When Sally and her team question why Joplin is being canceled and suggest there hasn’t been enough time for viewers to find it or for it to build word of mouth, it’s frustratingly familiar. As one BanShe executive explains, though, “The algorithm takes word of mouth into account, but it considers other things, too. For instance, if viewers see someone eating dessert within the first two minutes of the episode, they’ll almost always finish the entire season. [...] The same goes for Central Park, kittens, Dev Patel.” The specific mention of the first two minutes is no doubt a reference to the way Netflix once reported streaming numbers (it has changed its tune in the wake of the success of the South Korean drama Squid Game), but it also highlights the impossibility of determining what actually makes viewers watch a TV show, let alone finish an entire season of one.

“Why do you even bother watching cuts, giving us notes, if you’re just going to let some machine make all your decisions for you?” a furious Sally eventually asks, no doubt giving voice to the same questions and emotions many artists in her shoes have felt over the years. When Netflix canceled The Baby-Sitters Club after just two seasons earlier this year, much was written about what goes into the streamer’s decision to renew or cancel. After all, The Baby-Sitters Club, a show aimed at young women that ultimately transcended demographics with its grounded approach to storytelling, was beloved by critics as well as viewers. It appeared to be popular and was nominated for (and won!) awards. But none of it mattered. Obviously, it wasn’t the first great show to be canceled before its time, nor will it be the last. But the shocking development underscored what appears to be Netflix’s primary goal for creating content, which is not to create meaningful art or even entertain and retain its loyal subscribers, but grow its global subscriber base. With one swift swing of the ax, we got a glimpse into how this goal influences the company’s decisions.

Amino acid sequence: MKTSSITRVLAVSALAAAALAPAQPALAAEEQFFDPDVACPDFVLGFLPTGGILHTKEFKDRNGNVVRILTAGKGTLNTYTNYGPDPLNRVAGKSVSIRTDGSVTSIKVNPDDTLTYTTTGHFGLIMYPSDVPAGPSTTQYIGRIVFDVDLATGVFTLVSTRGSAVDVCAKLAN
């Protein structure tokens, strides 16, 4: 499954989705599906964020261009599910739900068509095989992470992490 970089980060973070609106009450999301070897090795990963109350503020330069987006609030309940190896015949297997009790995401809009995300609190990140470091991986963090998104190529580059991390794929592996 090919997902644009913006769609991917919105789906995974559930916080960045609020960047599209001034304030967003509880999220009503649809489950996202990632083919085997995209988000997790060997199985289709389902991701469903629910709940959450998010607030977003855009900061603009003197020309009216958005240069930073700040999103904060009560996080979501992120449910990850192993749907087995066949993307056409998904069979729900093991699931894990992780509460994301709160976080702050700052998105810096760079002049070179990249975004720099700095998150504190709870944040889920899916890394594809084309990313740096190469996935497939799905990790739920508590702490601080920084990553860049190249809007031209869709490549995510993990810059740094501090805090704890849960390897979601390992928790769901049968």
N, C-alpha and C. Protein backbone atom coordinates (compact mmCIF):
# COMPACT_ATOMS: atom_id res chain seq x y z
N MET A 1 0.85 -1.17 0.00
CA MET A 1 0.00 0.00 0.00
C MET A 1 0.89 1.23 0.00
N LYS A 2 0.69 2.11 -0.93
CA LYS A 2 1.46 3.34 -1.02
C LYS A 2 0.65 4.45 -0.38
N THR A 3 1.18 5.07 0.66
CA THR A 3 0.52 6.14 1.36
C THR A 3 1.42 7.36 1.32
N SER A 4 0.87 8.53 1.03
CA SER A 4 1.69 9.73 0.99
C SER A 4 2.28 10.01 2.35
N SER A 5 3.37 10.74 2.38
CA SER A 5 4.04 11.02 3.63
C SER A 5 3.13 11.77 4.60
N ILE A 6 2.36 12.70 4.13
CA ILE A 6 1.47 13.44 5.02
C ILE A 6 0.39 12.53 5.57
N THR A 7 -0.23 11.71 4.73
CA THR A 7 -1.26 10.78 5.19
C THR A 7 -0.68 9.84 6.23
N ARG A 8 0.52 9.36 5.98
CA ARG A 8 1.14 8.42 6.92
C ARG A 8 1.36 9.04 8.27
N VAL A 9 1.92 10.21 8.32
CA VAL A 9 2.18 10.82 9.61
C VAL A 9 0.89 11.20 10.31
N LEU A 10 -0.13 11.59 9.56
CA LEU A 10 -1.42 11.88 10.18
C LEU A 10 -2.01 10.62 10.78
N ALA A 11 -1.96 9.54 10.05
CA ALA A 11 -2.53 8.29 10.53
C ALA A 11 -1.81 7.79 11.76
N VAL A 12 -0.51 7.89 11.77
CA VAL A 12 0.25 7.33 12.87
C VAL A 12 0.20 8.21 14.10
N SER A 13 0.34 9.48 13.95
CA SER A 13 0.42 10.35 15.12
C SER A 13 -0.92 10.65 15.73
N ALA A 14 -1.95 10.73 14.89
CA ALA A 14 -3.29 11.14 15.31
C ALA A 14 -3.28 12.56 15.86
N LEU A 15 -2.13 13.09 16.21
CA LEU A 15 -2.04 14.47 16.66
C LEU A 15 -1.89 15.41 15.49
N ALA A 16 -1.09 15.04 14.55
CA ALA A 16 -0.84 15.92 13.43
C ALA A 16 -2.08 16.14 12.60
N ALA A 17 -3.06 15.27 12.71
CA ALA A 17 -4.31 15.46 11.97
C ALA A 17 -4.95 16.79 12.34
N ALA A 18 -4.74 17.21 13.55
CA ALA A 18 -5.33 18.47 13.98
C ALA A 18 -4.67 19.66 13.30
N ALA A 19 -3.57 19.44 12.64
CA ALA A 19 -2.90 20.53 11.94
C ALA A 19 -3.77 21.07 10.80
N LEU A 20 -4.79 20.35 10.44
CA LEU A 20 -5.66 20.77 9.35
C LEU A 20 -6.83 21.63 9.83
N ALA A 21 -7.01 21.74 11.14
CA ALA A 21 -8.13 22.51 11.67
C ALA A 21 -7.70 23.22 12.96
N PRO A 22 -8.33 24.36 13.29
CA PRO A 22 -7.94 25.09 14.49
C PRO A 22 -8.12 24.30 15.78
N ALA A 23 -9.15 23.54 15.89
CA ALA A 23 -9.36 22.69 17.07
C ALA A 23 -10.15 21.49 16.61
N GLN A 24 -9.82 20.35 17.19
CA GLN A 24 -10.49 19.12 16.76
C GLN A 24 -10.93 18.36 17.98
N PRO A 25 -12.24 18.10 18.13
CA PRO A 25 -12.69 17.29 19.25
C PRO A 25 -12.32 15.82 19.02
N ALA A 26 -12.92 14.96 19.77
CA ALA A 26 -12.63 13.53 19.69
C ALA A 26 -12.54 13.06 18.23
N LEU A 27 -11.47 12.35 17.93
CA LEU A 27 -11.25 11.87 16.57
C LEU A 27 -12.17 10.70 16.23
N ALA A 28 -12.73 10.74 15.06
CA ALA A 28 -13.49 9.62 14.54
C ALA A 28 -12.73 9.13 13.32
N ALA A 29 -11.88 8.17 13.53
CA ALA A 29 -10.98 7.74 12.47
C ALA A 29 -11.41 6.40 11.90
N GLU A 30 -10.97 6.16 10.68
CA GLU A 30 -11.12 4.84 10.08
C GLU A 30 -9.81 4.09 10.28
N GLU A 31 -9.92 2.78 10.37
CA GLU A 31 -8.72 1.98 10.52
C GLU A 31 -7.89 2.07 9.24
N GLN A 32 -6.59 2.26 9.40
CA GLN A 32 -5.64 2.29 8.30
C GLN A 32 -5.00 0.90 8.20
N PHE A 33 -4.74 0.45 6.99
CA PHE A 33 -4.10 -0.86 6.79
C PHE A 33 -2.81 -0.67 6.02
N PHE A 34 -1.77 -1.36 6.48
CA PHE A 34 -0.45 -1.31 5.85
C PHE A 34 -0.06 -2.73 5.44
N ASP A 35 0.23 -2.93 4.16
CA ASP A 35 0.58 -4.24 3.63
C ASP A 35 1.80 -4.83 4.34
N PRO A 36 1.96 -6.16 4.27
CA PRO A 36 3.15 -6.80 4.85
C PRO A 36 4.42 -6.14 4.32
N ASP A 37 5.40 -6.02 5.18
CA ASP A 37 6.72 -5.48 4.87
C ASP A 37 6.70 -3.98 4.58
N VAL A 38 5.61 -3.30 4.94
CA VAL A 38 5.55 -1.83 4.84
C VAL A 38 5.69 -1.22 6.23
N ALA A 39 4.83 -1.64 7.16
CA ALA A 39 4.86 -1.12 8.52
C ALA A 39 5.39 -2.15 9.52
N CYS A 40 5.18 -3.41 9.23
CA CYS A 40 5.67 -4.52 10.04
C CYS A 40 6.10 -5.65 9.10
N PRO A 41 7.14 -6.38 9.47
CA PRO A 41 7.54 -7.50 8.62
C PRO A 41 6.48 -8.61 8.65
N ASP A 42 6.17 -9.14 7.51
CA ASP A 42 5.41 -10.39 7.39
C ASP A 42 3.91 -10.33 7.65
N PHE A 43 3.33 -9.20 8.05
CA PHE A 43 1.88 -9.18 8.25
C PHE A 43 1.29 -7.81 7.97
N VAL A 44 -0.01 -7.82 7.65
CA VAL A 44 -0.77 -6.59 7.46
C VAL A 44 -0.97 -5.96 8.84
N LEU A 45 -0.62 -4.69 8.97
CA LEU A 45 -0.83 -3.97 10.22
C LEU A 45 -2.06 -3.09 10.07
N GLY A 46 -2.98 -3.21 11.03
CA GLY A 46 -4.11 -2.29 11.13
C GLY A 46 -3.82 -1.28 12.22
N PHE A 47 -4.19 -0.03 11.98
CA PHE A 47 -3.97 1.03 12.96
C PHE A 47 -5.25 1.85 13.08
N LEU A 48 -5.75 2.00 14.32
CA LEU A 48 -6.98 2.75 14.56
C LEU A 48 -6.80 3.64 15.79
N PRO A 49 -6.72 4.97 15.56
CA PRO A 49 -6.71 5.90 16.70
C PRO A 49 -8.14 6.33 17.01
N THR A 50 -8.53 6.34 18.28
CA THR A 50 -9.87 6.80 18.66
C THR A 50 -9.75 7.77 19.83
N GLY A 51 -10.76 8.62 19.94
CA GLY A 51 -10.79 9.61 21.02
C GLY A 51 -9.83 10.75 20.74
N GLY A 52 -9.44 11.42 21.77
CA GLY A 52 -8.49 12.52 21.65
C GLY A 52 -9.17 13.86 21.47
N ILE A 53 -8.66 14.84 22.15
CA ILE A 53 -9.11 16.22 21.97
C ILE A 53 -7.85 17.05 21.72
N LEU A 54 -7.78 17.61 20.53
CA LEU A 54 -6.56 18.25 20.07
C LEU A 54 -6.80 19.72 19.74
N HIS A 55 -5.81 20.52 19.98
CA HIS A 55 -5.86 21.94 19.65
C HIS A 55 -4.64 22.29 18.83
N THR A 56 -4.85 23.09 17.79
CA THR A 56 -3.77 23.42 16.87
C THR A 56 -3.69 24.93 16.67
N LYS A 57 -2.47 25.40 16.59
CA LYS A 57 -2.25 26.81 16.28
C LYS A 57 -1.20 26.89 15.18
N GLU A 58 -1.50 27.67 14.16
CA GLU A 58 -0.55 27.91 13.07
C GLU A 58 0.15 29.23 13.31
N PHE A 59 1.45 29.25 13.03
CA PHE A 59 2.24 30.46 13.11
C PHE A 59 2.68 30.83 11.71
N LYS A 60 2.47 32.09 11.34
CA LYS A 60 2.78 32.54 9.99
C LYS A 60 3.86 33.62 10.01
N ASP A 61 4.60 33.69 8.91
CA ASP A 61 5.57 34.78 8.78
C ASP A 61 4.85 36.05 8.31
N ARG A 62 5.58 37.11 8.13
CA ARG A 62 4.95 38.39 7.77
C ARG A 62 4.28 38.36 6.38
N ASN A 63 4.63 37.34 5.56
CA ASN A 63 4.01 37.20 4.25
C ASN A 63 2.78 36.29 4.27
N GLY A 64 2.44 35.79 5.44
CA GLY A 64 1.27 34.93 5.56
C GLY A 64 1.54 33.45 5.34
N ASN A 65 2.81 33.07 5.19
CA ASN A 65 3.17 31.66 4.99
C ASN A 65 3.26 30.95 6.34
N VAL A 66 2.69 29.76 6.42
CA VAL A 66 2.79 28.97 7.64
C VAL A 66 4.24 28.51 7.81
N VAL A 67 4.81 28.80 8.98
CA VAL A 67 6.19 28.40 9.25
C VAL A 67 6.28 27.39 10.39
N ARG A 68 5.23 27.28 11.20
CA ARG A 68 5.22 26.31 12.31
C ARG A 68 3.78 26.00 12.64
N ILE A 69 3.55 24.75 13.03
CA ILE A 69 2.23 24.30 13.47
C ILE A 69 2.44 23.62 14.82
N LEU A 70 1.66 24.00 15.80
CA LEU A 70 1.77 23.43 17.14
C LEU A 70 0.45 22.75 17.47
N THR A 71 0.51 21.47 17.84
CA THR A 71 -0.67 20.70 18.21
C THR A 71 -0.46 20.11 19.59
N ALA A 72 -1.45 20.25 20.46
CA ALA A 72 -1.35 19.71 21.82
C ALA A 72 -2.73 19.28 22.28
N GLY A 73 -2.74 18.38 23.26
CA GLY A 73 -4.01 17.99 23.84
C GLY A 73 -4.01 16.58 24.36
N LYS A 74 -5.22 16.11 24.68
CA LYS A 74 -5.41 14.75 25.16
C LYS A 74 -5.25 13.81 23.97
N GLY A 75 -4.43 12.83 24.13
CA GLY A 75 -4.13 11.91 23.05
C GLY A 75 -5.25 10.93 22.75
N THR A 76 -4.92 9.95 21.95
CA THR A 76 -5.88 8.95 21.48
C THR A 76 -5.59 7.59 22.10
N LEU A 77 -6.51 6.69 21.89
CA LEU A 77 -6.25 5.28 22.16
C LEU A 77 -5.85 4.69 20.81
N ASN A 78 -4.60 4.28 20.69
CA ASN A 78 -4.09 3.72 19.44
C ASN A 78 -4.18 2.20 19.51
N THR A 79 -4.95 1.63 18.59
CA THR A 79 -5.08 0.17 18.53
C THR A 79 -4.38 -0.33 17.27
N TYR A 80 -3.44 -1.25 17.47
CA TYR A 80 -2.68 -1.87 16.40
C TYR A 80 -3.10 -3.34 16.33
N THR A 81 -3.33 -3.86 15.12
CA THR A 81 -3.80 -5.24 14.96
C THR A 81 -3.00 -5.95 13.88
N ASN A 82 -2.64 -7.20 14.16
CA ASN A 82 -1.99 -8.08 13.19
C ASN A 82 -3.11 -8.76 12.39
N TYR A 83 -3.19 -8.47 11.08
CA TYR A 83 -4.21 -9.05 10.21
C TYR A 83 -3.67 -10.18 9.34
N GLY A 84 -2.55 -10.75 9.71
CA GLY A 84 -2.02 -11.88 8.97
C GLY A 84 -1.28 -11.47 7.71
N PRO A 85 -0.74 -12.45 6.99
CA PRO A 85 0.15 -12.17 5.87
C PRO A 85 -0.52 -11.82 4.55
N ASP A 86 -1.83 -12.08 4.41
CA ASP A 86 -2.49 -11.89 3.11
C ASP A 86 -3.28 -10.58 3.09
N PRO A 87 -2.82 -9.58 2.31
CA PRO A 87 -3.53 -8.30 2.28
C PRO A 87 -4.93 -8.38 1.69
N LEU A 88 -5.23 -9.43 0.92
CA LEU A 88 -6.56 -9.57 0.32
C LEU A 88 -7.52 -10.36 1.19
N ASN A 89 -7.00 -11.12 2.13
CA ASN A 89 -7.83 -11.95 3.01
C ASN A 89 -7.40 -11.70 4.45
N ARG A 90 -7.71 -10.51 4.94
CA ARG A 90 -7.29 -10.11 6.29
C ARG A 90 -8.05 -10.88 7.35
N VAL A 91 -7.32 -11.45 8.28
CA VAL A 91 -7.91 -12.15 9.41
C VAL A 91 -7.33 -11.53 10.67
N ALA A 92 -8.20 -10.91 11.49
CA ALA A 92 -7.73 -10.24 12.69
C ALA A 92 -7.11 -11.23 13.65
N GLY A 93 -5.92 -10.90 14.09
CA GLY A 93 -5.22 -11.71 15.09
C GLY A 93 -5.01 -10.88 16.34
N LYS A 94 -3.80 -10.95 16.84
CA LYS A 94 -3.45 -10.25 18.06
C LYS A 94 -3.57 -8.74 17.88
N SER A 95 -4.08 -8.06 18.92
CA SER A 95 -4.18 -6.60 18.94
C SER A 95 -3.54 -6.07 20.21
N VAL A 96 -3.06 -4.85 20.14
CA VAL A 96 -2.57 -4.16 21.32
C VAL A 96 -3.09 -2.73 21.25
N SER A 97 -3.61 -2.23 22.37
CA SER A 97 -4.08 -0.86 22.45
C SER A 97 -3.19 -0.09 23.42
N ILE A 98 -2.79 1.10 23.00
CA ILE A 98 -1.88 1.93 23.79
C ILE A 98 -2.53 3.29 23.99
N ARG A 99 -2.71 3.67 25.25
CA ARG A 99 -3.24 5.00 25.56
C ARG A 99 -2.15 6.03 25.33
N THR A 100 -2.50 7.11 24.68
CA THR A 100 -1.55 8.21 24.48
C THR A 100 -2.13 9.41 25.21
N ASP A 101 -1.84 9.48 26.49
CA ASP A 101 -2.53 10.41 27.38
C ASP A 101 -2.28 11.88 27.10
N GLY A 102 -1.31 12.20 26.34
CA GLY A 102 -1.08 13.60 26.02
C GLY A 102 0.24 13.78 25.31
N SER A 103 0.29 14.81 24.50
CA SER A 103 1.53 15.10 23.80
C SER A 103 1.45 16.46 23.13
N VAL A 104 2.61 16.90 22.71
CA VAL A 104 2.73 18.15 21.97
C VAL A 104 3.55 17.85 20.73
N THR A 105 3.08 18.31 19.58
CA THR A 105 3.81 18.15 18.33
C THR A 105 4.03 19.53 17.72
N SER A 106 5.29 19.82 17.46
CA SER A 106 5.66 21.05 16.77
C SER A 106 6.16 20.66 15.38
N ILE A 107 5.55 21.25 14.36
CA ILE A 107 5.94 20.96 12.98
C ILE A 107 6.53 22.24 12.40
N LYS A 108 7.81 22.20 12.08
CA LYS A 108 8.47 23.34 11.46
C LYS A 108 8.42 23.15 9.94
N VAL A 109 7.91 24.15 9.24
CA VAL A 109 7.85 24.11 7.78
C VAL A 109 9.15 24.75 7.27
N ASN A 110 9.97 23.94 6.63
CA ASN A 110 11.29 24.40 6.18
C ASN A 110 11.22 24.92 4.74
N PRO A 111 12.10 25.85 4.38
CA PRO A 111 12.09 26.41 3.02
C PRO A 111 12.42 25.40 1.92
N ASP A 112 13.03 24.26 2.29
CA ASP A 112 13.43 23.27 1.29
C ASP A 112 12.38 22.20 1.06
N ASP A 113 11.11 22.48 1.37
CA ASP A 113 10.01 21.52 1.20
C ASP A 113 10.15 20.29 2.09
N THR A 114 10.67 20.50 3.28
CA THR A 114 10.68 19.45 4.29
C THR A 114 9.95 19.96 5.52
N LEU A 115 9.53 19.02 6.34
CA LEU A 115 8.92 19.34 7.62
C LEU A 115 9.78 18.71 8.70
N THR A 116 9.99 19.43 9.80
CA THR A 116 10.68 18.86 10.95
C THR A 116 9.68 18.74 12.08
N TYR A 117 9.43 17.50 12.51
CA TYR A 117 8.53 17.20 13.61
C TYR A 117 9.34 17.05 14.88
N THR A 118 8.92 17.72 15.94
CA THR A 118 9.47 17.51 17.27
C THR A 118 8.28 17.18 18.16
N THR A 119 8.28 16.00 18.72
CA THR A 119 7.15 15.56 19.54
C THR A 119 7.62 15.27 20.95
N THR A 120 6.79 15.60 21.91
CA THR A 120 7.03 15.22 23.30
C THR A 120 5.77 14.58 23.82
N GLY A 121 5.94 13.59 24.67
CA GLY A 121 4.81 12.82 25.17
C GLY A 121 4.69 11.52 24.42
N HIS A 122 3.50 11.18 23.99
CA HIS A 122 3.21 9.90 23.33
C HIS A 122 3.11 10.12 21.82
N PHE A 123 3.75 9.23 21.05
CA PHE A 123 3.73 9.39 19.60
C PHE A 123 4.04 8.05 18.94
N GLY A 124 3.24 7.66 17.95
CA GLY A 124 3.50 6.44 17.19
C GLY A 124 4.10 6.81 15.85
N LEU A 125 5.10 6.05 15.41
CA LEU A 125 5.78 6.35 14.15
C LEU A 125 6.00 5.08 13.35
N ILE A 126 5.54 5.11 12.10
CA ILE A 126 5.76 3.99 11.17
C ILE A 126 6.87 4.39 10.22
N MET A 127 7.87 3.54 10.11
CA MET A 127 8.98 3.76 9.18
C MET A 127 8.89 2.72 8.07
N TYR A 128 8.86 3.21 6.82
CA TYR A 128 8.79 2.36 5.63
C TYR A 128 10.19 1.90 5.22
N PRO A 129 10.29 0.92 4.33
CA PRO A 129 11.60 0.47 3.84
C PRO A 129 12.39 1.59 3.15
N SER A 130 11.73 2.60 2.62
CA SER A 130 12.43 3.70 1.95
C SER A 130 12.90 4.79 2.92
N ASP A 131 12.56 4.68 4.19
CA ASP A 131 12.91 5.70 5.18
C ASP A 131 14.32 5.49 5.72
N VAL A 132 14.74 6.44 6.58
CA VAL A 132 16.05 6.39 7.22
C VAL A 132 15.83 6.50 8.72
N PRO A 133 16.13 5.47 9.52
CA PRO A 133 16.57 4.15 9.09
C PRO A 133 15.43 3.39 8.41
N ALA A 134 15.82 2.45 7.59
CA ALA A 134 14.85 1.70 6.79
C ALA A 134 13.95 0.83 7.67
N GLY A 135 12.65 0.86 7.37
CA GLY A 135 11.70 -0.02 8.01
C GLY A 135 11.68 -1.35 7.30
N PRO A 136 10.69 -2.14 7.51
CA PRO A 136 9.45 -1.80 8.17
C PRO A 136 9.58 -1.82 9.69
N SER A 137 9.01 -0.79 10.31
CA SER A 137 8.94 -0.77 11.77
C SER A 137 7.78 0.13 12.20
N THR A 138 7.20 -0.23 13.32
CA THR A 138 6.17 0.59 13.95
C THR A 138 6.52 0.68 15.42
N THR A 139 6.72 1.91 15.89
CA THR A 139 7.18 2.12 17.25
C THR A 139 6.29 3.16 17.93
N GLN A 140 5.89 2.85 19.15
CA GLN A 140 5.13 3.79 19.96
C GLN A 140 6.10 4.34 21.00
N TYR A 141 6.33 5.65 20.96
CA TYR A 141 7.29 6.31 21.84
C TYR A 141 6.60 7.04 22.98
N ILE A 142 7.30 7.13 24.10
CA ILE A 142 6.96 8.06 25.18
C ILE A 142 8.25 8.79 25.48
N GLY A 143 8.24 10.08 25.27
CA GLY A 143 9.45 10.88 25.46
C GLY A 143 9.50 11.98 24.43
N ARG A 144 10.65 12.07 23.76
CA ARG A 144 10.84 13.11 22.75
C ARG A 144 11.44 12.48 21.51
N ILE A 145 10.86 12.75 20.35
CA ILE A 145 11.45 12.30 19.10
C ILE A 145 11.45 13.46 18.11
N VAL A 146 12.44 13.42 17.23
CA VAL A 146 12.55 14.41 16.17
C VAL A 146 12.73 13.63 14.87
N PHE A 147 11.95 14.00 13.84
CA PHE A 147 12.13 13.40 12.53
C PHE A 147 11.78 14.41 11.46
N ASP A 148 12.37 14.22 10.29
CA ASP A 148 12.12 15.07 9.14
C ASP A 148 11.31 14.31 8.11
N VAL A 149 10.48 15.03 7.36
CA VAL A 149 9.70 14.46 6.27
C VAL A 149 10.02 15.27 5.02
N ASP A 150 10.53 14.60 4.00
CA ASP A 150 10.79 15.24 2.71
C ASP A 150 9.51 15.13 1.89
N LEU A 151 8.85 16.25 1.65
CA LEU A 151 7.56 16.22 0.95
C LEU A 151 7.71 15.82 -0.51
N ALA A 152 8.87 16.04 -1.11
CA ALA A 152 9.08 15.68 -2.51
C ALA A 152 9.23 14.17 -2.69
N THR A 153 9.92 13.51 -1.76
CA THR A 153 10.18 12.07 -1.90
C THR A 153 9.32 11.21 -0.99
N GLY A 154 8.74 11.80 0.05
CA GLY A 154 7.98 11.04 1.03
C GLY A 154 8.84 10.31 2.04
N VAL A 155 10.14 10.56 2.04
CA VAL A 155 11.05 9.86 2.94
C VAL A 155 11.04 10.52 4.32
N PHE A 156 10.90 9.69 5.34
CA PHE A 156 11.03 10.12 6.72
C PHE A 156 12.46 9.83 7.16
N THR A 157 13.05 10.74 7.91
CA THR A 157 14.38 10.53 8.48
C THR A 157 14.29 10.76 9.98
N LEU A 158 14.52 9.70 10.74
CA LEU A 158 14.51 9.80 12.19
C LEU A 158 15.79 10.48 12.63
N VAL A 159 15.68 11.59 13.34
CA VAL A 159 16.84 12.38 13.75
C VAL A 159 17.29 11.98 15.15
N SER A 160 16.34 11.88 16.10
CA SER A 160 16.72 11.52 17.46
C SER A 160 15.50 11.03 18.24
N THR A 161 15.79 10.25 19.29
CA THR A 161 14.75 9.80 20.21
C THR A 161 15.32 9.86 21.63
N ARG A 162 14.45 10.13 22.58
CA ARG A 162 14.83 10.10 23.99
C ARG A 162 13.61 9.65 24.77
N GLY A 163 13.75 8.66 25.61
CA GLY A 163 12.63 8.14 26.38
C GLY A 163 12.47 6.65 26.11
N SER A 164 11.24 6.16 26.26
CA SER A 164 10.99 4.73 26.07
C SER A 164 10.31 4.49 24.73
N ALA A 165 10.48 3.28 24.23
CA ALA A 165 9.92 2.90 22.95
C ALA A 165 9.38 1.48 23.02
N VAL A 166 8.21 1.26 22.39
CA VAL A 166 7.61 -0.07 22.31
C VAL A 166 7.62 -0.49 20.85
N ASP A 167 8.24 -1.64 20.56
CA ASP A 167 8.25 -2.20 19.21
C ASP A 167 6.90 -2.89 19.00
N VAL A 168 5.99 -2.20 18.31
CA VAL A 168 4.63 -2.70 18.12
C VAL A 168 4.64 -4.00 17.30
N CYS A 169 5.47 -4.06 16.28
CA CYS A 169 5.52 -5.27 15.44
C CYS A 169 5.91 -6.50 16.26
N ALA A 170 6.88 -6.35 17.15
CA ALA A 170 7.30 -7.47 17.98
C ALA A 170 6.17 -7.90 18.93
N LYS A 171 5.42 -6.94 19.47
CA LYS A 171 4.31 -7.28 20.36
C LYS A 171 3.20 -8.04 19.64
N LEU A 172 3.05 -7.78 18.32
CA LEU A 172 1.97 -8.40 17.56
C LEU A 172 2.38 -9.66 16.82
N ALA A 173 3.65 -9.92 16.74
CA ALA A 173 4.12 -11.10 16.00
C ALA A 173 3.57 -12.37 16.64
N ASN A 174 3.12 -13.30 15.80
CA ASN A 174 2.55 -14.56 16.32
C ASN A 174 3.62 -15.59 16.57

With Netflix’s reliance on the “adjusted view share,” a shadowy metric that considers numerous factors and reflects how valuable the company considers viewers to be, BanShe being a slave to its own weird algorithm is a pitch-perfect takedown of a muddled streaming landscape that has become impossible to predict or understand as more and more services have entered the market. It’s just too bad Barry doesn’t also offer a solution for how to fix a system that is clearly broken.


Kaitlin Thomas is an entertainment journalist and TV critic. Her work has appeared in TV Guide, Salon, and TV.com, among other places. You can find her tweets about TV, sports, and Walton Goggins @thekaitling or read more of her work at kaitlinthomas.com.